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EDITOR'S CHOICE

Patricia Fara explores the scientific education of Mary Shelley and how a work of early science fiction inspired her best-known novel Frankenstein.

The playwright was baptised on February 26th, 1564.

Volume: 64 Issue: 2 2014

The great poet passed away aged 73 on January 28th, 1939.

Volume: 64 Issue: 1 2014

Jerome de Groot considers recent releases.

Volume: 64 Issue: 2 2014

Jerome de Groot casts his eye over a selection of recent releases.

Volume: 64 Issue: 7 2014

Historians and literary scholars should be encouraged to share their insights in order to paint a more complete picture of the past, argues Mathew Lyons.

Volume: 64 Issue: 11 2014

Justin Marozzi admires Hugh Kennedy’s article from 2004, which offers a nuanced portrait of the great Abbasid caliph, Harun al Rashid, much-mythologised hero of The Arabian Nights

Volume: 64 Issue: 7 2014

Did the story of a stolen Roman ring provide the basis for one of the 20th century’s most popular works of fiction? Mark Horton and Lynn Forest-Hill tell the story of the archaeological dig which  fuelled the fantasies of J.R.R. Tolkien.

Volume: 64 Issue: 1 2014

On the centenary of his birth, Martin Evans looks at the evolving legacy of the Algerian-born French writer Albert Camus

Volume: 63 Issue: 11 2013

One of the strangest literary figures of his time died on June 17th, 1963.

Volume: 63 Issue: 6 2013

The bibliophile and founder of the Bodleian Library died on January 29th, 1613.

Volume: 63 Issue: 1 2013

In the latest of his occasional surveys of historical fiction, Jerome de Groot casts a critical eye on the often disparaged genre of romance.

Volume: 63 Issue: 5 2013

The French poet was ordered to leave his city on January 3rd, 1463.

Volume: 63 Issue: 1 2013

In our latest survey of historical fiction Jerome de Groot finds a remarkable breadth of books that address our need for present-day certainties to confound the chaos of the past – and revisits a timeless classic.

Volume: 63 Issue: 1 2013

Proust's epic first appeared on November 14th, 1913.

Volume: 63 Issue: 11 2013

The Vikings are back with a vengeance, writes Jeffrey Richards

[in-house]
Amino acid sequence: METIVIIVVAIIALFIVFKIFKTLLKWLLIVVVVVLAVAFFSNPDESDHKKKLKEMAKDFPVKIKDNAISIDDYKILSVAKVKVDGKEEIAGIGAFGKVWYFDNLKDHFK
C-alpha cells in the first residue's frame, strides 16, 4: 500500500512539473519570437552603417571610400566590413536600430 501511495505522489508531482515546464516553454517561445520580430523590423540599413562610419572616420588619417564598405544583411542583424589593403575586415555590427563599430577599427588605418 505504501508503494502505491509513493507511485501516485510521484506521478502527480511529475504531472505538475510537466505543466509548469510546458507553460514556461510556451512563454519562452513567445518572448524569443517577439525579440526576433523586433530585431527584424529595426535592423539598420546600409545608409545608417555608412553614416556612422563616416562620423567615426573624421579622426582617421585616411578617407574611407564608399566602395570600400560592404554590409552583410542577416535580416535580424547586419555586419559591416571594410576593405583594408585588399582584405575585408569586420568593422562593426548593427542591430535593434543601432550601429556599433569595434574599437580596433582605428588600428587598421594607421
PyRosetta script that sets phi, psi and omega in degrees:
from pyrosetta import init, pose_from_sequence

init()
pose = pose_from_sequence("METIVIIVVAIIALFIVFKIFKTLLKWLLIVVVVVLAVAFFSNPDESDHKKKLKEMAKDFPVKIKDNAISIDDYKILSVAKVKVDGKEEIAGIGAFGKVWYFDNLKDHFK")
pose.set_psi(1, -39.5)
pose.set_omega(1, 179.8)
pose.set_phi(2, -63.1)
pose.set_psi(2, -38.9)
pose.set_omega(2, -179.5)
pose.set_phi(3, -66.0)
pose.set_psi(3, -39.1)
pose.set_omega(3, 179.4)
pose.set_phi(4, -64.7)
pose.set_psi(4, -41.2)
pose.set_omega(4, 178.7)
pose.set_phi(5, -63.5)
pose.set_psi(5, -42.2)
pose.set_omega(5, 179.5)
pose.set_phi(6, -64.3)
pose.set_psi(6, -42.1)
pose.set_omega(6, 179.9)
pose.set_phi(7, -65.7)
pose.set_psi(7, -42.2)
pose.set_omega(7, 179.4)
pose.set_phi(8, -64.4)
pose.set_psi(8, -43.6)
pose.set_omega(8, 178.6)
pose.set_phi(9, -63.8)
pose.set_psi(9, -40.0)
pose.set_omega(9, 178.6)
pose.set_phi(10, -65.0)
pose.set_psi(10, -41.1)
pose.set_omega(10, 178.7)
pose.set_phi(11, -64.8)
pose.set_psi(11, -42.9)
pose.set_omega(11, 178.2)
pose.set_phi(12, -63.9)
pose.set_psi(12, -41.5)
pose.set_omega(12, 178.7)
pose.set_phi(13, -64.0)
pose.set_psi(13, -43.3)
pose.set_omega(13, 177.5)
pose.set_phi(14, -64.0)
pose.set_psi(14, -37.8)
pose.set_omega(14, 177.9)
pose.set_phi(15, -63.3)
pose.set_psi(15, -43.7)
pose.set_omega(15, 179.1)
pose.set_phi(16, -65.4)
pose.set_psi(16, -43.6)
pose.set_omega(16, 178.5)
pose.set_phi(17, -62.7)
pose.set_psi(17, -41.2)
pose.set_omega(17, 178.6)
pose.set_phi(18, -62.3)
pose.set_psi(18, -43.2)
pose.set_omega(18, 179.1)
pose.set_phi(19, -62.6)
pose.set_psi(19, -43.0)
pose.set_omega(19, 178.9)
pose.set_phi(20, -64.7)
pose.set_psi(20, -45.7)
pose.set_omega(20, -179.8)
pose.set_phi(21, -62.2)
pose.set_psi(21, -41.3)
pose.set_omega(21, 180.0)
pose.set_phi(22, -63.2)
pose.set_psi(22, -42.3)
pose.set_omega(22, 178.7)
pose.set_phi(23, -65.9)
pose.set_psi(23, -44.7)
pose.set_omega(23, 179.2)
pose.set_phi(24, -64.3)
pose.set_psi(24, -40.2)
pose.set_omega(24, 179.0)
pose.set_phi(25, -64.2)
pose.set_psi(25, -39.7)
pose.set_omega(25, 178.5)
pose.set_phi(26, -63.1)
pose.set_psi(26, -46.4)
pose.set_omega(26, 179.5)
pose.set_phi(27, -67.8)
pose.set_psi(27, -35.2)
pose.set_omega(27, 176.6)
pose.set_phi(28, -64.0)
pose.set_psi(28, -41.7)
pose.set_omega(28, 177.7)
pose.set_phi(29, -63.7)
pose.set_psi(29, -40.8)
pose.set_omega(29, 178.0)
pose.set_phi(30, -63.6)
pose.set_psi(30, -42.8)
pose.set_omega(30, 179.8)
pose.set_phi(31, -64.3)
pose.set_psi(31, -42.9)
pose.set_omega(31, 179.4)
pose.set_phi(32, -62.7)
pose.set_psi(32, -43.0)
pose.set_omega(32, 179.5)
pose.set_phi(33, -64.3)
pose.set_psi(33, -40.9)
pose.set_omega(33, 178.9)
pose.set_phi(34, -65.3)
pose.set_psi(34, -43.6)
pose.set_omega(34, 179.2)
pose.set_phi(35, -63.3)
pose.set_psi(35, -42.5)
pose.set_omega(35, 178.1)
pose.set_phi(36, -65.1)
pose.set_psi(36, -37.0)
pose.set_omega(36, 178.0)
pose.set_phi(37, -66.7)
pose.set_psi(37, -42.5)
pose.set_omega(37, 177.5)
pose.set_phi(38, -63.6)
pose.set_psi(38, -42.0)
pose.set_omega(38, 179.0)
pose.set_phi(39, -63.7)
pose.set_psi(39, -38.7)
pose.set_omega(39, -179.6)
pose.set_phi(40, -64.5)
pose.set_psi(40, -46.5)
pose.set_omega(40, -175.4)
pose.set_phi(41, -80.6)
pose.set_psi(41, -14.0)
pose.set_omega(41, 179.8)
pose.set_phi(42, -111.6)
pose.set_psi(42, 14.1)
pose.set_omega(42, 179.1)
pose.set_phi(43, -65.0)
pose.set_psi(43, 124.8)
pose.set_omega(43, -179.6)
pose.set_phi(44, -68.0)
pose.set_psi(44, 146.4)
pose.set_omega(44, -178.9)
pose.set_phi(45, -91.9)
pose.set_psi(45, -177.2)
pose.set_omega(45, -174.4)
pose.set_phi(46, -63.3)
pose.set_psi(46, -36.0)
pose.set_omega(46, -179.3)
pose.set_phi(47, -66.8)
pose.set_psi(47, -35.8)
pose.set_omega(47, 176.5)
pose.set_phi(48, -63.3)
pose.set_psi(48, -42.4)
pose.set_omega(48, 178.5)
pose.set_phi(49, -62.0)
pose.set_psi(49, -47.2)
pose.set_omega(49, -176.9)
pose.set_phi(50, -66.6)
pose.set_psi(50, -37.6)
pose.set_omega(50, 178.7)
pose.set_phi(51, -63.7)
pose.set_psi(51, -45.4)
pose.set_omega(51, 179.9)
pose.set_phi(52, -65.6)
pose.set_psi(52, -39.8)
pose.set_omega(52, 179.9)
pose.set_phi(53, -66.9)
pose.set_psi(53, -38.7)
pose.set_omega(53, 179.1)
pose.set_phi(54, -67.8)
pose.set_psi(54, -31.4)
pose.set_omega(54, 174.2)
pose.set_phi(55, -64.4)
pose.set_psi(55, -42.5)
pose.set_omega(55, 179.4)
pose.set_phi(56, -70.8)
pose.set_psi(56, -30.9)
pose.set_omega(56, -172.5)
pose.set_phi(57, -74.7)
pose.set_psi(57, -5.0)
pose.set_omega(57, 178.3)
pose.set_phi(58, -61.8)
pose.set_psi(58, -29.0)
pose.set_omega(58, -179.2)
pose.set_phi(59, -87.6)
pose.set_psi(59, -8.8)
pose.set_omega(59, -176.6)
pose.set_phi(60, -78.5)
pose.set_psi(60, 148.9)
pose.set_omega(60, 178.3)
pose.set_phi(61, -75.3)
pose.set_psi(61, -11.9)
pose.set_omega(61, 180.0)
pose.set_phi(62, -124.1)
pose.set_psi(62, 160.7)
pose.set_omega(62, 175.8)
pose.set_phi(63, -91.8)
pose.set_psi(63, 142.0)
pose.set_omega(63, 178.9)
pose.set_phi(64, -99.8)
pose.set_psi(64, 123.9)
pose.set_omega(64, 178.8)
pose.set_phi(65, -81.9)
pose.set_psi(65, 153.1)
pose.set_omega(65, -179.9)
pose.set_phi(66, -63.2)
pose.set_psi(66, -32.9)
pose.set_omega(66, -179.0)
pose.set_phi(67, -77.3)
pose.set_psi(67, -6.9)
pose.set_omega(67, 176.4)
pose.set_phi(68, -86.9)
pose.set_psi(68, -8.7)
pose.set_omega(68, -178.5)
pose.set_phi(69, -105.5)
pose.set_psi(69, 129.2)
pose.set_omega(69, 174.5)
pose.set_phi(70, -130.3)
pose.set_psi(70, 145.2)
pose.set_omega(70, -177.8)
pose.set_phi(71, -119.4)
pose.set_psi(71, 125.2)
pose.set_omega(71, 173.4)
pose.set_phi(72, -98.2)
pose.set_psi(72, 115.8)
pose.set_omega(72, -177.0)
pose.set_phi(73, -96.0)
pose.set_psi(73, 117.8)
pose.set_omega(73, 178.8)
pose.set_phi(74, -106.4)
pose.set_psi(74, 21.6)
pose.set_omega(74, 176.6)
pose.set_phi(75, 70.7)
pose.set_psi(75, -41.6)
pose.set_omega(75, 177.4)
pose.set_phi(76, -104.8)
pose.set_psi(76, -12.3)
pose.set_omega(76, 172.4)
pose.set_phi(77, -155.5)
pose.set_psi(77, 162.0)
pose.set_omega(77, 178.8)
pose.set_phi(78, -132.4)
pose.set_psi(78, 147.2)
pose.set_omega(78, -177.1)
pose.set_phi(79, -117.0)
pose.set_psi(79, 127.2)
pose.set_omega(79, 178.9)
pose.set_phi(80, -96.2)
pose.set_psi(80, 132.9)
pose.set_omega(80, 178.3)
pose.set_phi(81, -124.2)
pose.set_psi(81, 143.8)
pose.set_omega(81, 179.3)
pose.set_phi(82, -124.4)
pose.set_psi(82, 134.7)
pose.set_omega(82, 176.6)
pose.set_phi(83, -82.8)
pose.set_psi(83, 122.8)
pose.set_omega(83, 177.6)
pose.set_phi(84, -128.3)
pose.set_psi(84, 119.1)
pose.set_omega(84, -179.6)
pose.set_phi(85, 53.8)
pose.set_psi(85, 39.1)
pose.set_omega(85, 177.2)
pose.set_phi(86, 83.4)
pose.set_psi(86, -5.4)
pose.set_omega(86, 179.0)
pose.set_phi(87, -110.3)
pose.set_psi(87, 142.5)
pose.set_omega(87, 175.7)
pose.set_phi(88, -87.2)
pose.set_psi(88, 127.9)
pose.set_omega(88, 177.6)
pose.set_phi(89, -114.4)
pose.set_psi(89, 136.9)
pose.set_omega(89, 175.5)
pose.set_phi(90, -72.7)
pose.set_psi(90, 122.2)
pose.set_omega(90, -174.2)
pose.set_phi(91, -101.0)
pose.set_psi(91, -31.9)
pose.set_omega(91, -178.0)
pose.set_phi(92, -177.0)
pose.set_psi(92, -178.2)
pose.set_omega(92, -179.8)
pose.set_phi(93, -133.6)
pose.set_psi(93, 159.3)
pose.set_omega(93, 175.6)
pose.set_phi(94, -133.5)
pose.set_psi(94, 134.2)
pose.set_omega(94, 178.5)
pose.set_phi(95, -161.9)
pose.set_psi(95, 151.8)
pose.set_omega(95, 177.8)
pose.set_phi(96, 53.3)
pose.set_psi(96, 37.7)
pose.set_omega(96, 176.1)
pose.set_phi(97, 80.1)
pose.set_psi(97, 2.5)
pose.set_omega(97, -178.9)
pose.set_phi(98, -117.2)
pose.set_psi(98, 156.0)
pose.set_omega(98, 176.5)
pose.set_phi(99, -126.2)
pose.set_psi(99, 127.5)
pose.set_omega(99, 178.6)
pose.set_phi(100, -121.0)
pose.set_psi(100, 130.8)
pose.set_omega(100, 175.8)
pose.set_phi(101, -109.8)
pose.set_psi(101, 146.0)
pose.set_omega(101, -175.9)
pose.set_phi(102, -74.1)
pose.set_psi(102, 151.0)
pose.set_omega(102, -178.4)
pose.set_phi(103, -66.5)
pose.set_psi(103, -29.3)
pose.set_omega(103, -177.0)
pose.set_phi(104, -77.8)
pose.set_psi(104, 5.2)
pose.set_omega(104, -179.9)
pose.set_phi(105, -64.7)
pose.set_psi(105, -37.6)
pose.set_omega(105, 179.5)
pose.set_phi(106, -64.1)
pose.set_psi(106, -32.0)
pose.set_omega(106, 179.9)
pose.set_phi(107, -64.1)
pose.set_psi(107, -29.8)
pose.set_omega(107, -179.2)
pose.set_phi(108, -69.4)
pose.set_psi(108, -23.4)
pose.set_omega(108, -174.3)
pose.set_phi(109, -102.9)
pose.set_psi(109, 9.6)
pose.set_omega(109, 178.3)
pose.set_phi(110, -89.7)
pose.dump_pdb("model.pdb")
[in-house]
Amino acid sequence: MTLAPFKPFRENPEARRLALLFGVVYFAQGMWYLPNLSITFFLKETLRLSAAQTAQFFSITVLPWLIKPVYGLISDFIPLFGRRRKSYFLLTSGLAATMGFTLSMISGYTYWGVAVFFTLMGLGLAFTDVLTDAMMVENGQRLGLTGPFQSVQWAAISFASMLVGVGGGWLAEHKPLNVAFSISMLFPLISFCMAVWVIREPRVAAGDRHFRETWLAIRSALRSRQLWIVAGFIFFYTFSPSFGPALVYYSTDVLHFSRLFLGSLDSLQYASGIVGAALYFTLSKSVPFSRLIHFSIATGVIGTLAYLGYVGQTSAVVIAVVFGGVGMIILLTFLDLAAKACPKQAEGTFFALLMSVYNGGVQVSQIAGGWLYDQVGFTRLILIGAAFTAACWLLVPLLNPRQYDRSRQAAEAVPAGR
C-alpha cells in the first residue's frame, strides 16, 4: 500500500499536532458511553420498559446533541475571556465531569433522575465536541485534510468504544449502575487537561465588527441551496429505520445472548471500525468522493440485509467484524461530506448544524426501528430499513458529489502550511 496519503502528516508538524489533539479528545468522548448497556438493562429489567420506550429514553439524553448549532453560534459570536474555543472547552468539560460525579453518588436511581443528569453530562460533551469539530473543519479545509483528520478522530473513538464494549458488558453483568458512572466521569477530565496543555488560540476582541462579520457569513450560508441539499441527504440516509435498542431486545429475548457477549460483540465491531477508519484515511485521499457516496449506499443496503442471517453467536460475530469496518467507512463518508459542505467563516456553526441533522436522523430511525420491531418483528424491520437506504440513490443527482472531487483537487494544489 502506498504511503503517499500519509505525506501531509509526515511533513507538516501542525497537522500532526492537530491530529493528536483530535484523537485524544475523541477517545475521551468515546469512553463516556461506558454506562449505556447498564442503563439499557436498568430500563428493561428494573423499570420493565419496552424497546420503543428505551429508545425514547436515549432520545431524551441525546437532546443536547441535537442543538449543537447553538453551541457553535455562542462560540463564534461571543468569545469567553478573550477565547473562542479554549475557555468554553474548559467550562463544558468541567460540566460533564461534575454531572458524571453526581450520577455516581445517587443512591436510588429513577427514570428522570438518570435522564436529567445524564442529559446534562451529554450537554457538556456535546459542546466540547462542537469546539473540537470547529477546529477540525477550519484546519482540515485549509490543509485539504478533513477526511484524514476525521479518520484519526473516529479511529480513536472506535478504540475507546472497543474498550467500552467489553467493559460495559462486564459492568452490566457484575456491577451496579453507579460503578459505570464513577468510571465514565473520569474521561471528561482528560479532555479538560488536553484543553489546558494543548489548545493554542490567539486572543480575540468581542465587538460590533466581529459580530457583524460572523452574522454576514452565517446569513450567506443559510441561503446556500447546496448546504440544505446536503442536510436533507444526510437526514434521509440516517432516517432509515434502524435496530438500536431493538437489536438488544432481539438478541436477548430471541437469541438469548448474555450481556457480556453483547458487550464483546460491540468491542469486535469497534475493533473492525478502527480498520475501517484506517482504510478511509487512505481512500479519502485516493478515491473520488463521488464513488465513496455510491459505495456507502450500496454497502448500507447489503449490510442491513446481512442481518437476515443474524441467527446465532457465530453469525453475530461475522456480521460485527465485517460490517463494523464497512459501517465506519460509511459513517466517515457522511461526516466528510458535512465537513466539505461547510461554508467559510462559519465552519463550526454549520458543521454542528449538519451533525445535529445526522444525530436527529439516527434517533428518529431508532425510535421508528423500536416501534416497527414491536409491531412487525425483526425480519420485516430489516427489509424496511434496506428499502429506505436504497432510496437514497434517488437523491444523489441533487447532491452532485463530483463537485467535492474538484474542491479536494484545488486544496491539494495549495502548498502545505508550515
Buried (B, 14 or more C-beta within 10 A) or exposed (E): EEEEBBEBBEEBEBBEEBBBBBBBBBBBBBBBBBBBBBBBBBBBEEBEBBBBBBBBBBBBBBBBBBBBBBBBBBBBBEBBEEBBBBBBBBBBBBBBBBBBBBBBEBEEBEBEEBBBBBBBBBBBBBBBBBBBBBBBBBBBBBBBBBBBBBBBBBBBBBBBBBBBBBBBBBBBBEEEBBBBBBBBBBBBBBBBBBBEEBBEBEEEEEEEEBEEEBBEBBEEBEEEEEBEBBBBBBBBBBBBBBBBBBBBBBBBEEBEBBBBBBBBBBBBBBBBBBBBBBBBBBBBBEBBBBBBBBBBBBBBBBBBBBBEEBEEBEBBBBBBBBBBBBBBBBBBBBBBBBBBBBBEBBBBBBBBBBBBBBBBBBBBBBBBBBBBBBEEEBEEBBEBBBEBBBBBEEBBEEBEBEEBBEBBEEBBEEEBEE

Volume: 63 Issue: 2 2013

The poet was appointed on July 16th, 1913.

Volume: 63 Issue: 7 2013

Crispin Andrews finds echoes of one of Sherlock Holmes’ most celebrated mysteries in a tale of 18th-century France.

Volume: 63 Issue: 7 2013

Sean McGlynn reconsiders the origins of the popular myth and suggests a new contender for the original folk hero; not an outlaw from Nottingham but a devoted royal servant from Kent, who opposed the French invasion against King John in 1216.

Volume: 63 Issue: 3 2013

Lord Byron’s death there in April 1824 created an enduring legend. But the real story of the poet’s mission to help Greece in its revolution against Ottoman Turkish rule is one of hard-headed politics, which goes straight to the heart of the country’s present-day crisis, says Roderick Beaton.

Volume: 63 Issue: 6 2013

Christopher Allmand examines Alain Chartier’s Le Livre des Quatre Dames, a poem written in response to the English victory at Agincourt, and asks what it can tell us about the lives of women during this chapter in the Hundred Years War.

Volume: 62 Issue: 2 2012

Jerome de Groot wades through the swathes of warriors landing on his desk to give us a round-up of the best battle-laden historical fiction for this year.

Volume: 62 Issue: 8 2012

The poets Gerard Manley Hopkins and Coventry Patmore both subscribed to a Tory world view, fiercely opposing the reforms of Prime Minister Gladstone. But their correspondence reveals two very different personalities, says Gerald Roberts.

Volume: 62 Issue: 1 2012

Today Jane Austen is regarded as one of the greats of English literature. But it was not always so. Amanda Vickery describes the changing nature of Austen’s reception in the two centuries since her birth.

Volume: 62 Issue: 1 2012

The romantic ‘braveheart’ image of Scotland’s past lives on. But, as Christopher A. Whatley shows, a more nuanced ‘portrait of the nation’ is emerging, one that explores the political and religious complexities of Jacobitism and its enduring myth-making power.

Volume: 62 Issue: 7 2012

Sir Gawain and the Green Knight is a masterpiece of Middle English literature, which narrowly escaped destruction in the 18th century. Nicholas Mee examines the poem to discover both its secret benefactor and the location in which its drama unfolds.

Volume: 62 Issue: 1 2012

Geoffrey Best reflects on a lifetime collecting books and the difficulties – emotional and financial – of parting with them.

Volume: 62 Issue: 12 2012

A classic children's book was born on July 4th, 1862.

Volume: 62 Issue: 7 2012

A landmark in folklore was published on December 20th, 1812.

Volume: 62 Issue: 12 2012

Richard Cavendish charts the life of the author Harriet Beecher Stowe, who was born on June 14th, 1811.

Volume: 61 Issue: 6 2011

Though it is immersed in the theological ideas of the Middle Ages, the cosmology of Dante’s Divine Comedy is sophisticated, sceptical and tolerant, argues James Burge.

Volume: 61 Issue: 3 2011

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